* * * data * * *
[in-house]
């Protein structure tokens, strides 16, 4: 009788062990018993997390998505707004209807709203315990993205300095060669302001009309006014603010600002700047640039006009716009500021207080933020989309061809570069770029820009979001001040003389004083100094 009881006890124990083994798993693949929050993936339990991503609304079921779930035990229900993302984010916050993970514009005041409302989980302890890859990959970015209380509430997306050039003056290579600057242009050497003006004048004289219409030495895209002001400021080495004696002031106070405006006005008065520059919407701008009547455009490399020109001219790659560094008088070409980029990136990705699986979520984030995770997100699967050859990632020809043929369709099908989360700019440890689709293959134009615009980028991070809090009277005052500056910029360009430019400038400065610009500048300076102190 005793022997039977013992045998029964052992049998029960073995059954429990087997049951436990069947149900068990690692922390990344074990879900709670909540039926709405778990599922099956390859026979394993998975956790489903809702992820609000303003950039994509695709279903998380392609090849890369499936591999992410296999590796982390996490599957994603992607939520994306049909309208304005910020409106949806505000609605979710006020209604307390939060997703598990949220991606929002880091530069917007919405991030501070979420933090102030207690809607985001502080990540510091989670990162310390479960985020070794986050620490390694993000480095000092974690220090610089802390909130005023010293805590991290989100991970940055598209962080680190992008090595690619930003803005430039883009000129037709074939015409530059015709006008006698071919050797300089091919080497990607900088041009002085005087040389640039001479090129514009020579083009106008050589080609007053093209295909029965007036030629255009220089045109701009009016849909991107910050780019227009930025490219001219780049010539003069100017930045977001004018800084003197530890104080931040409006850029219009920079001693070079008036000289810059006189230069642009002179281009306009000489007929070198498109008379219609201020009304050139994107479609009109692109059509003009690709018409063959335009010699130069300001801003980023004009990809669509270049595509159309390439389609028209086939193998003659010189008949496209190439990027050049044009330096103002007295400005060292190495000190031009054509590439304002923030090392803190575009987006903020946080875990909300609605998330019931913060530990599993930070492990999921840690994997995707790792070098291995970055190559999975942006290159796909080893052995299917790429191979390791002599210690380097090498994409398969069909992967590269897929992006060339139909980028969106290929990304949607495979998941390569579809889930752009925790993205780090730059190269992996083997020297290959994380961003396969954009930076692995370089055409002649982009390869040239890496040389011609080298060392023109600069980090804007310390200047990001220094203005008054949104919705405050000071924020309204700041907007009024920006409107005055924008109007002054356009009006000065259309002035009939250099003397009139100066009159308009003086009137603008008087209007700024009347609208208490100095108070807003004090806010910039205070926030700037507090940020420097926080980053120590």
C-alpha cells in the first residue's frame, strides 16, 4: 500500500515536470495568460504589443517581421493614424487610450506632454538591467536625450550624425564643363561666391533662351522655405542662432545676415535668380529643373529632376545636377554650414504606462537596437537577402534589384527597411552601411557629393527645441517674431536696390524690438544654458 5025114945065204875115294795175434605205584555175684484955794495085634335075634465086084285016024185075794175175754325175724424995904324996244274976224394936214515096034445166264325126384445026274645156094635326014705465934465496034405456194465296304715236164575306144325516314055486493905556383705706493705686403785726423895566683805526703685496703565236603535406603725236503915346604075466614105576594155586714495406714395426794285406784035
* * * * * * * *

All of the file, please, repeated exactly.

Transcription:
[in-house]
């Protein structure tokens, strides 16, 4: 009788062990018993997390998505707004209807709203315990993205300095060669302001009309006014603010600002700047640039006009716009500021207080933020989309061809570069770029820009979001001040003389004083100094 009881006890124990083994798993693949929050993936339990991503609304079921779930035990229900993302984010916050993970514009005041409302989980302890890859990959970015209380509430997306050039003056290579600057242009050497003006004048004289219409030495895209002001400021080495004696002031106070405006006005008065520059919407701008009547455009490399020109001219790659560094008088070409980029990136990705699986979520984030995770997100699967050859990632020809043929369709099908989360700019440890689709293959134009615009980028991070809090009277005052500056910029360009430019400038400065610009500048300076102190 005793022997039977013992045998029964052992049998029960073995059954429990087997049951436990069947149900068990690692922390990344074990879900709670909540039926709405778990599922099956390859026979394993998975956790489903809702992820609000303003950039994509695709279903998380392609090849890369499936591999992410296999590796982390996490599957994603992607939520994306049909309208304005910020409106949806505000609605979710006020209604307390939060997703598990949220991606929002880091530069917007919405991030501070979420933090102030207690809607985001502080990540510091989670990162310390479960985020070794986050620490390694993000480095000092974690220090610089802390909130005023010293805590991290989100991970940055598209962080680190992008090595690619930003803005430039883009000129037709074939015409530059015709006008006698071919050797300089091919080497990607900088041009002085005087040389640039001479090129514009020579083009106008050589080609007053093209295909029965007036030629255009220089045109701009009016849909991107910050780019227009930025490219001219780049010539003069100017930045977001004018800084003197530890104080931040409006850029219009920079001693070079008036000289810059006189230069642009002179281009306009000489007929070198498109008379219609201020009304050139994107479609009109692109059509003009690709018409063959335009010699130069300001801003980023004009990809669509270049595509159309390439389609028209086939193998003659010189008949496209190439990027050049044009330096103002007295400005060292190495000190031009054509590439304002923030090392803190575009987006903020946080875990909300609605998330019931913060530990599993930070492990999921840690994997995707790792070098291995970055190559999975942006290159796909080893052995299917790429191979390791002599210690380097090498994409398969069909992967590269897929992006060339139909980028969106290929990304949607495979998941390569579809889930752009925790993205780090730059190269992996083997020297290959994380961003396969954009930076692995370089055409002649982009390869040239890496040389011609080298060392023109600069980090804007310390200047990001220094203005008054949104919705405050000071924020309204700041907007009024920006409107005055924008109007002054356009009006000065259309002035009939250099003397009139100066009159308009003086009137603008008087209007700024009347609208208490100095108070807003004090806010910039205070926030700037507090940020420097926080980053120590």
C-alpha cells in the first residue's frame, strides 16, 4: 500500500515536470495568460504589443517581421493614424487610450506632454538591467536625450550624425564643363561666391533662351522655405542662432545676415535668380529643373529632376545636377554650414504606462537596437537577402534589384527597411552601411557629393527645441517674431536696390524690438544654458 5025114945065204875115294795175434605205584555175684484955794495085634335075634465086084285016024185075794175175754325175724424995904324996244274976224394936214515096034445166264325126384445026274645156094635326014705465934465496034405456194465296304715236164575306144325516314055486493905556383705706493705686403785726423895566683805526703685496703565236603535406603725236503915346604075466614105576594155586714495406714395426794285406784035